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Before 1945-46, very few people, besides Communists and their sympathisers, had any support for a movement which aimed at giving land to the tillers. Even the abolition of the zamindari system had a limited support outside the ranks of the Communists. As for the sharecroppers’ demand for two-thirds of the produce, it was resented even by the middle class intelligentsia. Since independence, the democratic movement in India has made rapid strides and the demand for land reform has now become a national demand. Land reform laws passed since 1955 have not yet solved the problem of concentration of land in the hands of the large landowners and of landlessness on the part of the tillers of the soil. Remnants of feudalism have, of course, been curbed and landownership has also been conferred on certain strata of cultivating tenants. The landlords have now reduced the rents payable by sharecroppers. In West Bengal, under the new law, the sharecroppers’ share has been increased to 75 per cent of the crop. Ceilings on landholdings have been statutorily fixed in all the States. But these laws remain, to a very large extent, confined to the statute book; neither the administration nor the judiciary is helpful in implementing them.

What are the difficulties? The laws themselves suffer from many loopholes. There is a powerful landlord lobby in the government, in the ruling party and in every sector of the administrative machinery. What is called the state apparatus in political science is overwhelmingly under the influence of the landed gentry. Today, in independent India, the state power belongs to the national bourgeoisie committed to the capitalist path of development. But the remnants of feudal land relations continue to survive under the protection of the administrative machinery, including the judicial sector. This two-fold process was so long protected by the Constitution in the Chapter on Fundamental Rights, which safeguarded every form of private property. The 25th Amendment of the Constitution has weakened the barrier, it has made the chapter in-operative for the purpose of progressive legislation insofar as it seeks to implement the Directive Principles of the Constitution.

Progressive land reform in order to eliminate the remnants of feudal land relations and pave the way for the non-capitalist path in agriculture constitutes one of the main planks in the programme of the Communist Party of India. It seeks to unite all Left and democratic forces for an early implementation of this programme. All experienced gained since 1946-47 leads to the conclusion that an organised and united peasant movement is indispensable for the implementation of any progressive land reform. Even when laws are passed, they will not be implemented by the bureaucracy until it is thoroughly reorganised by purging it of all pro-feudal reactionaries.

Since the split in the Congress in 1969, the ruling Congress party having been divested of the biggest patrons of the landlord lobby, the prospects of radical land reform began to be brighter. The great movement for land organised by the Communist Party of India in 1970 and the massive mandate of the electorate in 1972 have brightened the prospect still further. But there are remnants of the landlord lobby inside the ruling Congress, who continue to sabotage land reforms.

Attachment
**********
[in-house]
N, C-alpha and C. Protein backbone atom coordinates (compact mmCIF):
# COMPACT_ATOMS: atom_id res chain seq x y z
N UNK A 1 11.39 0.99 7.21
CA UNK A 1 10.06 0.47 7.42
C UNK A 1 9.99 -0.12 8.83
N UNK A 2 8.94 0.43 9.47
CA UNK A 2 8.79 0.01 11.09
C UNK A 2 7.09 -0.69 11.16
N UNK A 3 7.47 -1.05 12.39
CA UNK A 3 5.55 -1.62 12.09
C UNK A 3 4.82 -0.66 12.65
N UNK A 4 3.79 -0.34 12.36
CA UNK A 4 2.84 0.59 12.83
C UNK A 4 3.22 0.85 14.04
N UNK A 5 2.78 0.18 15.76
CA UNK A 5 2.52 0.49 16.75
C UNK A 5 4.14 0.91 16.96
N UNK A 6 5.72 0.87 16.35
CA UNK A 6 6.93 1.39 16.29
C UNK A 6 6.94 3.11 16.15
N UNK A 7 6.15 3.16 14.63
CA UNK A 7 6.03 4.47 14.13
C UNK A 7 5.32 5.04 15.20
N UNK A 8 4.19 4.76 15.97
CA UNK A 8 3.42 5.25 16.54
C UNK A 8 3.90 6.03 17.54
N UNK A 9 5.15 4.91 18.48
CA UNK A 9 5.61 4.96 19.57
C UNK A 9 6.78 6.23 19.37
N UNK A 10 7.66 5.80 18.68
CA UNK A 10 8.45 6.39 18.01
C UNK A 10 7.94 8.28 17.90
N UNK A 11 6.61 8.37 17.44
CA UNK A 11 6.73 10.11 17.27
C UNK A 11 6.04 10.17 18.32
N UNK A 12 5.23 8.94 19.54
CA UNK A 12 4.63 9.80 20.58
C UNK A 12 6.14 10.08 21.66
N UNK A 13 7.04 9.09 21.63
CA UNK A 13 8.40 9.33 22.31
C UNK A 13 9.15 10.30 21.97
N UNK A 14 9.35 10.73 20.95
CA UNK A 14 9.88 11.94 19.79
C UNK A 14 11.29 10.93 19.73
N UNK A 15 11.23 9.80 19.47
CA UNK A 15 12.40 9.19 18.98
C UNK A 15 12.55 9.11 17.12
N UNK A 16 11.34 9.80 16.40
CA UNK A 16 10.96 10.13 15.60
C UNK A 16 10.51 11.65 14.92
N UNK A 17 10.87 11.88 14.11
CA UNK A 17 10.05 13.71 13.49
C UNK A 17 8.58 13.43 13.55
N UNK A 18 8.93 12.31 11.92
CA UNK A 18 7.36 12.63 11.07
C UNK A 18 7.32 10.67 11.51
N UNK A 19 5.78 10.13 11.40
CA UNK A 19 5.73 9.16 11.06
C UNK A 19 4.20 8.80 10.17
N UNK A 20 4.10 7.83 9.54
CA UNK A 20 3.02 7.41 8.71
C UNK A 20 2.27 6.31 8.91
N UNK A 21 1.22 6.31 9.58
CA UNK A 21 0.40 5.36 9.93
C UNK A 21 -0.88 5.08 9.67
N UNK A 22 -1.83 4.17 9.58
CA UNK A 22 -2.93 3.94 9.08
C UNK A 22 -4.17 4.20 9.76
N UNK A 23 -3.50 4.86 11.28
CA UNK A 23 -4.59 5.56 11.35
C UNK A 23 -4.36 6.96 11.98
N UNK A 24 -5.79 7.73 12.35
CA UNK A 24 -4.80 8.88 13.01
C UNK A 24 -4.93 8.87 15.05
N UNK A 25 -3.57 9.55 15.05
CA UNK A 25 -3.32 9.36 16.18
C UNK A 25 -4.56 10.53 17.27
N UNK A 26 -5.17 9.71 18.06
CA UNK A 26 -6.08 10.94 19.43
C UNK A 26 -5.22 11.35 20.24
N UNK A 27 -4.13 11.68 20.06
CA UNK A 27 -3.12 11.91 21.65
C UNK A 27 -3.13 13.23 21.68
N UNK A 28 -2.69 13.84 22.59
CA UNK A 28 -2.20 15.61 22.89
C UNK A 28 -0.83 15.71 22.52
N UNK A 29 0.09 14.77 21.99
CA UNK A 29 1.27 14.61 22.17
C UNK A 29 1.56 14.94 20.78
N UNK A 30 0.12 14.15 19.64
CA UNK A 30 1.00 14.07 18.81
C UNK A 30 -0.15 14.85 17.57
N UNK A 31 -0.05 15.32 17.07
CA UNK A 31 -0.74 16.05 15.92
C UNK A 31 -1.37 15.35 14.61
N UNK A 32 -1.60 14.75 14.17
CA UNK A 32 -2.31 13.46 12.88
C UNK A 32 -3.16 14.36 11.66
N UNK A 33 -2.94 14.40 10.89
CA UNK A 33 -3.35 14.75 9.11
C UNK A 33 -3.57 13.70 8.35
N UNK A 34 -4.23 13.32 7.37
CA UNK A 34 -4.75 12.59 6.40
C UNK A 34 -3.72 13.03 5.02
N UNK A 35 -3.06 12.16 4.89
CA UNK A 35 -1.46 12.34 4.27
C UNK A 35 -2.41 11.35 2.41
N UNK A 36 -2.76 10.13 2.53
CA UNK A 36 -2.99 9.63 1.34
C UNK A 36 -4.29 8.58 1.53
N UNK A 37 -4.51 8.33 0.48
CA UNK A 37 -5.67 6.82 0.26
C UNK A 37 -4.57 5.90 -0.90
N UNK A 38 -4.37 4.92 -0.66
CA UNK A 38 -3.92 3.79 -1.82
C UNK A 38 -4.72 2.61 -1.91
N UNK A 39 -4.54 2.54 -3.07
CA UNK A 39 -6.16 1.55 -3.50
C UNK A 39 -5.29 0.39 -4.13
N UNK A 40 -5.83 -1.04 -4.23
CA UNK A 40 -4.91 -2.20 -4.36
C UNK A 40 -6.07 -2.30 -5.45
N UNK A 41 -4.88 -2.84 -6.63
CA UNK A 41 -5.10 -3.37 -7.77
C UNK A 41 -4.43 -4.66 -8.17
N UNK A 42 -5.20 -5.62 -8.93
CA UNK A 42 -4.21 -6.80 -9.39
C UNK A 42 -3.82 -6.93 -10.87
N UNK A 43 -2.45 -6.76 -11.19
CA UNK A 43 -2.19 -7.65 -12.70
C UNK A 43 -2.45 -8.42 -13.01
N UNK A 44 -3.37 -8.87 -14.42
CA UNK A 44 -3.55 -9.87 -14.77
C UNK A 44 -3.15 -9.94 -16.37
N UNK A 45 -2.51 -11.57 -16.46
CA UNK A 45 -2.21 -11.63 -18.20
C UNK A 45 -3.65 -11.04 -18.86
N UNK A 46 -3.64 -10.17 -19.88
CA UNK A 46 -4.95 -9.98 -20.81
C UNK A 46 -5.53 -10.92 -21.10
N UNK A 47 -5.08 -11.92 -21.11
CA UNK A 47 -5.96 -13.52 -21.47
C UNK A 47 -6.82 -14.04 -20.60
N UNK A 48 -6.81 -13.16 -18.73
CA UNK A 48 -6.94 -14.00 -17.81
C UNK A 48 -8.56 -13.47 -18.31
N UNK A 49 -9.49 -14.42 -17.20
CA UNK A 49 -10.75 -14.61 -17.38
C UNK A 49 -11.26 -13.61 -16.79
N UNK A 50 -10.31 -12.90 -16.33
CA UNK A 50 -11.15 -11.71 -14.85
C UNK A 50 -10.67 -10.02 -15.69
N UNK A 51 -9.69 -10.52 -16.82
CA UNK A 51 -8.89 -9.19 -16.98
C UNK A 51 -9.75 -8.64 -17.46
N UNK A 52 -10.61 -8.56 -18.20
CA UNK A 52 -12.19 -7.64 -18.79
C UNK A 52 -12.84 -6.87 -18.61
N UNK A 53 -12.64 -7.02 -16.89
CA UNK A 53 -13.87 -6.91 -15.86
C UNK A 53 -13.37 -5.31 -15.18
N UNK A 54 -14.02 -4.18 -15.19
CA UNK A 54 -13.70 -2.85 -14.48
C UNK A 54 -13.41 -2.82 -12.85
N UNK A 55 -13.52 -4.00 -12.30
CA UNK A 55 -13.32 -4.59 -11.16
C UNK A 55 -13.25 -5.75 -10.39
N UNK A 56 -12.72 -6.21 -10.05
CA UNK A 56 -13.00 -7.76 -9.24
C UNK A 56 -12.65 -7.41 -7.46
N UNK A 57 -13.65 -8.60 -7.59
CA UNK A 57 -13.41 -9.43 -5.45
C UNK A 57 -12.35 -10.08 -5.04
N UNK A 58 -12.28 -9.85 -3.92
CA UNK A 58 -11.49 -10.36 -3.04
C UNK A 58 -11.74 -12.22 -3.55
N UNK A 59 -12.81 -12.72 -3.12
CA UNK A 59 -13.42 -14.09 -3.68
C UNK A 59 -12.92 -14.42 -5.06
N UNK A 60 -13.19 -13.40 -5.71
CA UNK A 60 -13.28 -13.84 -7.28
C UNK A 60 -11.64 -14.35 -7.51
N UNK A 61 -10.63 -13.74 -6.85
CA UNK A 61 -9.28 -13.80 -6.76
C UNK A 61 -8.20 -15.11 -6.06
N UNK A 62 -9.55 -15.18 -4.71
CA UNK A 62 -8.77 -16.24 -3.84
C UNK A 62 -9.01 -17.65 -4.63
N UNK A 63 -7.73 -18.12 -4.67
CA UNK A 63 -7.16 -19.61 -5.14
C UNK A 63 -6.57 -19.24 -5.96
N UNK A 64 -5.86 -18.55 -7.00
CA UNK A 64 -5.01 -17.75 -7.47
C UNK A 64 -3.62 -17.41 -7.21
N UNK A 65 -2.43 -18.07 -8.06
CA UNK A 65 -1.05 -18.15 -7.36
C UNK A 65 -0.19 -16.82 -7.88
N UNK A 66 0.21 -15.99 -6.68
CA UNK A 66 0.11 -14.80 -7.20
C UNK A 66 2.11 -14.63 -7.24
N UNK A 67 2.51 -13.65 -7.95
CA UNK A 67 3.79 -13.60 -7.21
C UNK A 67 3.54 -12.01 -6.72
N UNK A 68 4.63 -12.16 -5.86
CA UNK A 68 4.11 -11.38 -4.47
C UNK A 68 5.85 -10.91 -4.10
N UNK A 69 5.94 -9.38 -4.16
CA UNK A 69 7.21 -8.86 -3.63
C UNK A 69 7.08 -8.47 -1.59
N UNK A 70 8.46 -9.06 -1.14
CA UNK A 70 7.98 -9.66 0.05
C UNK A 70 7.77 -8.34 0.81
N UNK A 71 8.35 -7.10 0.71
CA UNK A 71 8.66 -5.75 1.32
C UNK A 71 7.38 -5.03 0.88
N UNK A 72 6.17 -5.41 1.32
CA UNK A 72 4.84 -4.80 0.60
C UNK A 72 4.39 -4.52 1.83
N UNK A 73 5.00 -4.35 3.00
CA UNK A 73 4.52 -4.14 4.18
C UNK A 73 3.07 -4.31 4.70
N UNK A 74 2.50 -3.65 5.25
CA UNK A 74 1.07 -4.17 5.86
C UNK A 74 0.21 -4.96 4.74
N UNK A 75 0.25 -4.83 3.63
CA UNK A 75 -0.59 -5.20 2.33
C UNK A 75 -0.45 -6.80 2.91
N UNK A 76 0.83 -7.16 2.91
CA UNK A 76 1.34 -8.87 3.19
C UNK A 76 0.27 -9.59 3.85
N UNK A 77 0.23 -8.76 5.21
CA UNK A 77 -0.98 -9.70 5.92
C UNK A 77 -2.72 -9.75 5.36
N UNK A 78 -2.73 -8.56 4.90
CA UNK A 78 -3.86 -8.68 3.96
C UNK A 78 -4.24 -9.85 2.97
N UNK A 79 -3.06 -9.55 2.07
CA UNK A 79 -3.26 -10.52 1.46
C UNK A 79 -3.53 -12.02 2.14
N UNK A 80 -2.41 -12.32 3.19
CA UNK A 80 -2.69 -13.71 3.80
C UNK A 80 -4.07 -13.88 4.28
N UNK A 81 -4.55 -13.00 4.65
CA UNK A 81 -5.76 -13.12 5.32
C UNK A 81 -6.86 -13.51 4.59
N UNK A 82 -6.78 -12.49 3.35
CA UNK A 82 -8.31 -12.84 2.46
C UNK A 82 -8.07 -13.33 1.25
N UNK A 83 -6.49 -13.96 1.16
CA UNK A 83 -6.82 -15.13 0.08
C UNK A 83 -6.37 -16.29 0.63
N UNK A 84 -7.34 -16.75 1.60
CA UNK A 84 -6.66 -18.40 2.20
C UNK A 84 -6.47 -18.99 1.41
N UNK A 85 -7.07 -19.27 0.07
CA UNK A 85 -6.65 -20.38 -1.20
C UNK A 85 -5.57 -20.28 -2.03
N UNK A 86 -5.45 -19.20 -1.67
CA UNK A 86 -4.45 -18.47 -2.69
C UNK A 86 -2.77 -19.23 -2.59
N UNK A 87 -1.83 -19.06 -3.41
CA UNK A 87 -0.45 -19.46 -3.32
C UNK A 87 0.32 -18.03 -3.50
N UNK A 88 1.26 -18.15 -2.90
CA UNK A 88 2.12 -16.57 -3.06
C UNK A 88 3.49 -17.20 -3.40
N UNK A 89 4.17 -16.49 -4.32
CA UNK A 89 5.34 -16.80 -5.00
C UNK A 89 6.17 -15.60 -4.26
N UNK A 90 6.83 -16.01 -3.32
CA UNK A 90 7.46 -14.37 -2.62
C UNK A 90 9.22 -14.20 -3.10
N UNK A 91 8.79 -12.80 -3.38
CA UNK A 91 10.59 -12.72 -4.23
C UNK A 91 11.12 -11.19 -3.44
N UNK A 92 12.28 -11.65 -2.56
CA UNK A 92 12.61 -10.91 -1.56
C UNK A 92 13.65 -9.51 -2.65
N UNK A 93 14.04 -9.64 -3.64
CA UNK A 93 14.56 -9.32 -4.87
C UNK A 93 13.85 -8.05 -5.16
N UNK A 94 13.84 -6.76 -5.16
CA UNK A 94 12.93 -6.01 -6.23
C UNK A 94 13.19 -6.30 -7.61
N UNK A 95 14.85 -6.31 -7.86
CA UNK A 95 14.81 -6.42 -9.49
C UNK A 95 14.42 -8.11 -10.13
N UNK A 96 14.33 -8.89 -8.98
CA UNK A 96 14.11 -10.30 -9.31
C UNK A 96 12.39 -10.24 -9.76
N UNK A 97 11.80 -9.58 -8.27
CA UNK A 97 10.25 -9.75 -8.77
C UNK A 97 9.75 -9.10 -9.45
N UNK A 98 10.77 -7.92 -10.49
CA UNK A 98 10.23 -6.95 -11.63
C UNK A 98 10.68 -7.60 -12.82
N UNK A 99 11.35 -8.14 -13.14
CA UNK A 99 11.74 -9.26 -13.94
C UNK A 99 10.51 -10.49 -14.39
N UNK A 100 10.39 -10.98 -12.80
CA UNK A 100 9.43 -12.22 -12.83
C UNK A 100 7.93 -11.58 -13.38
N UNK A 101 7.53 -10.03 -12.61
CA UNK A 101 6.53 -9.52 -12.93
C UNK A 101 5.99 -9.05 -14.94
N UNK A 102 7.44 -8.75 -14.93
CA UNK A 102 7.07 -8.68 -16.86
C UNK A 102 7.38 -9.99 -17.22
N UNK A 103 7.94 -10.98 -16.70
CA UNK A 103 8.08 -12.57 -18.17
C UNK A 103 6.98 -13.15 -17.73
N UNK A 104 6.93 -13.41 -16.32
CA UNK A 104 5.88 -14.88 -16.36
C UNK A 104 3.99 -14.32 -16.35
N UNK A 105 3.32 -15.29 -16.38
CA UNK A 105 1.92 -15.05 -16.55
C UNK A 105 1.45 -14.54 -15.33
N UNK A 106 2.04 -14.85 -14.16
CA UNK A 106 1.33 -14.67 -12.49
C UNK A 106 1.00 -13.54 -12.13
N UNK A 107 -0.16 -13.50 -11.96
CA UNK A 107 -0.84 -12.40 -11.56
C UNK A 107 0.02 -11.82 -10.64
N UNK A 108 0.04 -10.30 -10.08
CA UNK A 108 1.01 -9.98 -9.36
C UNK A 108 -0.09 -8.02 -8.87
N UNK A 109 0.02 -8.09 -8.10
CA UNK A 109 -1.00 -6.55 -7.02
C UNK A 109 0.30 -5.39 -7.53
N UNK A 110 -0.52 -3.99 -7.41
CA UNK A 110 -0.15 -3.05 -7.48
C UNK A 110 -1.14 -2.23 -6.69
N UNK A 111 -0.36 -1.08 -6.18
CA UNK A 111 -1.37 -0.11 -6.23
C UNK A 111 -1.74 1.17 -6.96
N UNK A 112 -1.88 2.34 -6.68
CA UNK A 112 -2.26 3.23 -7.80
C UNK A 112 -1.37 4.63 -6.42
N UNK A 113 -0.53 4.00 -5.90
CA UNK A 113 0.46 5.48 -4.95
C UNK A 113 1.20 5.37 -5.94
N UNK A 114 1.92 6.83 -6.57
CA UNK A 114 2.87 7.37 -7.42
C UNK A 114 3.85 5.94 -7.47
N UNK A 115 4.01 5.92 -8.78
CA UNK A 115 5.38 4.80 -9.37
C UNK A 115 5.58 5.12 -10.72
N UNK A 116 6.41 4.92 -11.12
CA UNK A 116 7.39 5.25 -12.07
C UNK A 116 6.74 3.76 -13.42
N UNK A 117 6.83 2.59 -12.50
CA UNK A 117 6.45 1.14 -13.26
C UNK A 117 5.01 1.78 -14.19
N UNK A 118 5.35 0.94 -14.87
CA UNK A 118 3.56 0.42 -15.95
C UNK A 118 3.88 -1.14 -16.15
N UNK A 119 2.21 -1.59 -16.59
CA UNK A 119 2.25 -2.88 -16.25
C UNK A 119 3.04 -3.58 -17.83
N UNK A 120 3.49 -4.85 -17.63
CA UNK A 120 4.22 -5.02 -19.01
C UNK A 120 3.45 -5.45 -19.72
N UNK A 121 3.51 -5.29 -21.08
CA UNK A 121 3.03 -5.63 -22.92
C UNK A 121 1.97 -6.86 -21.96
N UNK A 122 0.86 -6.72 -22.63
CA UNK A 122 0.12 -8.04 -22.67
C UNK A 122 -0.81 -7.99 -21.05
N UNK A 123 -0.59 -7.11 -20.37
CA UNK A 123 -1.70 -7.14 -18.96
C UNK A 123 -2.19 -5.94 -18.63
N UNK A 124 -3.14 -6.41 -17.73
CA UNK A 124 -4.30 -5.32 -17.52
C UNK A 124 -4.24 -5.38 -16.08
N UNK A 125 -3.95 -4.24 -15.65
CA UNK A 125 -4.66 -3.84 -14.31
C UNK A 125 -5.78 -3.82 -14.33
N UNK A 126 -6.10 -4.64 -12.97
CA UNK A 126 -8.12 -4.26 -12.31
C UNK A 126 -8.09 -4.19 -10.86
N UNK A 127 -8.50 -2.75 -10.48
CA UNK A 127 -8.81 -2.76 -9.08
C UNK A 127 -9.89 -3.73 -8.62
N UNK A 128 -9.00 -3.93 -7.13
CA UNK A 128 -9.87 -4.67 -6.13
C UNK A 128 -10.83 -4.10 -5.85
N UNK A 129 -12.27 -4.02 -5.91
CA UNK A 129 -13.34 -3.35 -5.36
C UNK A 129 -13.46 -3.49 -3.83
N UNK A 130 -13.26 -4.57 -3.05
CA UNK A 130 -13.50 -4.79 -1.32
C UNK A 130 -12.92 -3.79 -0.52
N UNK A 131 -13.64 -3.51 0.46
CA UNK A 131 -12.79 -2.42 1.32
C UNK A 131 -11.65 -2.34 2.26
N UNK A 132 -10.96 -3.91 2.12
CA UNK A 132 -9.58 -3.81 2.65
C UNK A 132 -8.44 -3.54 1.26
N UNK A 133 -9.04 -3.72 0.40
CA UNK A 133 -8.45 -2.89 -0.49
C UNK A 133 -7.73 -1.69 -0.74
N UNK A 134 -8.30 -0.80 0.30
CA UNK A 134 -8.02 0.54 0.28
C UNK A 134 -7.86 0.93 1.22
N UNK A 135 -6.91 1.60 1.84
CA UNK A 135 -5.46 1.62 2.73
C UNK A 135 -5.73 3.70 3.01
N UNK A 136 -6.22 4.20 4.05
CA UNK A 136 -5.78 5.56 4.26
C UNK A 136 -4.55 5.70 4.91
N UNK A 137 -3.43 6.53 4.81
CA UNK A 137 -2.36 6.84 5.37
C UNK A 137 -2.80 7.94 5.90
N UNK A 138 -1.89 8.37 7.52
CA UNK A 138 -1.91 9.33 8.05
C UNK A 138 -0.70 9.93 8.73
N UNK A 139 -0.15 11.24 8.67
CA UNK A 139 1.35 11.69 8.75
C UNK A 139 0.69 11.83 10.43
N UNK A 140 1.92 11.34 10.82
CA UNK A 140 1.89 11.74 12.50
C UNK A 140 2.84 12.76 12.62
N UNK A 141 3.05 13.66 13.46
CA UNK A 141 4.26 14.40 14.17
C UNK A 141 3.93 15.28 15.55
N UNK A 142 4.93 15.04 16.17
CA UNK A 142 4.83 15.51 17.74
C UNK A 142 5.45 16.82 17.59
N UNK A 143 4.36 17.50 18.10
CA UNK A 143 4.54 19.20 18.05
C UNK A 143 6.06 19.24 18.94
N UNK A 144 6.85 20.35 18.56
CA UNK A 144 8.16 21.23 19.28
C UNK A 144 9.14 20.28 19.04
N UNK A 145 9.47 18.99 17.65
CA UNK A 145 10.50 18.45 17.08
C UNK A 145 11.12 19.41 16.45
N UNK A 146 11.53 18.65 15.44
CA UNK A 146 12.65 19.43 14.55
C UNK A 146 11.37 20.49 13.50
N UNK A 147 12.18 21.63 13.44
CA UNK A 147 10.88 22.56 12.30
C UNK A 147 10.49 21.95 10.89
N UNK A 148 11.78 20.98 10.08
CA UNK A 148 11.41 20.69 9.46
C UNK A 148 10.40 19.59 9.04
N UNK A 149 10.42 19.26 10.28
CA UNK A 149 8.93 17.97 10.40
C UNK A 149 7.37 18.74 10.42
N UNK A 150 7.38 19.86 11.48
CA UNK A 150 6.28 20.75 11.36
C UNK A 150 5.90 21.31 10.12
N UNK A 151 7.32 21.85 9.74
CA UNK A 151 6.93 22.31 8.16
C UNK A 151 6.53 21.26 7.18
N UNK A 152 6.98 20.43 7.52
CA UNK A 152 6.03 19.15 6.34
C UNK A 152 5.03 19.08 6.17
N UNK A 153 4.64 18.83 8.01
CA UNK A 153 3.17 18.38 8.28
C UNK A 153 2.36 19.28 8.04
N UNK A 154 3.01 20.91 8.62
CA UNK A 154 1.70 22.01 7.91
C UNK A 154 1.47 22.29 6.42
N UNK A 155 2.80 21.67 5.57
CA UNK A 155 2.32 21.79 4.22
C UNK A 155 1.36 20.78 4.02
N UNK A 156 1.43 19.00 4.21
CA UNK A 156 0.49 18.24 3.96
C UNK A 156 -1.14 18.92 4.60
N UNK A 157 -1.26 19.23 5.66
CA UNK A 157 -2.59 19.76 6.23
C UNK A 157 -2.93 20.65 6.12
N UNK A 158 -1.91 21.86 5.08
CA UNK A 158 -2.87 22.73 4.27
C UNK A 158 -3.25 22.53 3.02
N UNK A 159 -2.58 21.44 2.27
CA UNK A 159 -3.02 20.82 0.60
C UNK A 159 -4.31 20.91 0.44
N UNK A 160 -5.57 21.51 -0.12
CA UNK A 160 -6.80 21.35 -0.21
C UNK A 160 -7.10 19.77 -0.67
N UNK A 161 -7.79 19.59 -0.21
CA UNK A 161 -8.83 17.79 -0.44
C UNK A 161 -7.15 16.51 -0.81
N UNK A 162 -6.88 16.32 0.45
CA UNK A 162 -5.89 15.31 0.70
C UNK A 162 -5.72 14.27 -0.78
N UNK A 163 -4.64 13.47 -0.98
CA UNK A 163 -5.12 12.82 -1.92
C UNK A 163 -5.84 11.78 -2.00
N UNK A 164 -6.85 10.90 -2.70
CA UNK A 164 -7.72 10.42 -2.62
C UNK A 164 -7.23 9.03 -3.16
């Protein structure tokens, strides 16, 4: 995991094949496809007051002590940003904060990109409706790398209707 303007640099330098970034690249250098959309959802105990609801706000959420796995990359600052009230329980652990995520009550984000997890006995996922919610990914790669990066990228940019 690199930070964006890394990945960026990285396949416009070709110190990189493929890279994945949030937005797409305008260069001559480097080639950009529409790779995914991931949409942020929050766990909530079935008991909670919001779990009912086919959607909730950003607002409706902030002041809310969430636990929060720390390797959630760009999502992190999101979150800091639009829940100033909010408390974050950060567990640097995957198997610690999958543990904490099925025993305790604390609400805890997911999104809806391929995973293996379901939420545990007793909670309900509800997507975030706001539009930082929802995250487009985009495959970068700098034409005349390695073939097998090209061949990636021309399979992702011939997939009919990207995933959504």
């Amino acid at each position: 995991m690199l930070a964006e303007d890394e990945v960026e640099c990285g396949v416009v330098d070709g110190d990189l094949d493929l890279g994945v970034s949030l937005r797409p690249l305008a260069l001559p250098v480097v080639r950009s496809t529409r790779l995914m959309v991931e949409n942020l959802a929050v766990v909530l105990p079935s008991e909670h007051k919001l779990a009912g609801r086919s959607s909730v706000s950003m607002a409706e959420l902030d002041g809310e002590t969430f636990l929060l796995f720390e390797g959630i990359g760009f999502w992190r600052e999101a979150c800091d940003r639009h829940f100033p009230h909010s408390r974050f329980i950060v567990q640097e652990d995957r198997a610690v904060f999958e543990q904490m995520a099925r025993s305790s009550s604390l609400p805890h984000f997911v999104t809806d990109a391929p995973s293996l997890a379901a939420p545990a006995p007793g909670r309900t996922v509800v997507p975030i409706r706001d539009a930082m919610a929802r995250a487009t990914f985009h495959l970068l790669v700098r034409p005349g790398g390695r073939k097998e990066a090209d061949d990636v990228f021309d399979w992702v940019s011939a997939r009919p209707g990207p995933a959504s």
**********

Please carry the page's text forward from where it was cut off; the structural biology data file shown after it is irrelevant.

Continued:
The peasant movement in the country has, therefore, to march further forward in order to enforce reasonable ceilings on the landed property of the landowning families so that maximum area of land is available for distribution to the landless tillers of soil. Even then legislation by itself will not solve the problem unless the entire administrative apparatus is drastically reorganised. Structural reform requires new administrative cadres and a judiciary ideologically oriented towards such a change.

Land reform will not be complete simply by an imposition of family ceilings and the distribution of surplus land to the tillers. That is, of course, the condition precedent for a higher reform which means organisation of voluntary cooperatives (from service cooperatives to cooperative farming) for the purpose of creating an upsurge of agricultural production. If the “green revolution” has benefited only a handful of big farmers, it is because the primary condition for a green revolution is the redistribution of land to the actual tillers of the soil. This condition has not yet been fulfilled. But one should not run away with the idea that once land is so distributed, the rest will automatically follow. More than a century ago Karl Marx had pointed out (in Capital, Volume III) that small peasant economy is a drag on scientific agriculture, that private property in land is a hindrance to agricultural development. Experience of the socialist countries has revealed that small peasants can be brought into cooperatives only if the state gives them extraordinary facilities for scientific agriculture by supplying them improved machineries, electricity, irrigation, seeds, and other amenities. This means that the State itself must be so oriented towards poor peasants and cooperative agriculture that discrimination in favour of genuine cooperative property as distinct from individual property becomes the normal order of the day.

When this happens, agrarian revolution will be accomplished. To achieve all these objectives, a powerful united peasant movement and a mass Kisan Sabha are indispensable.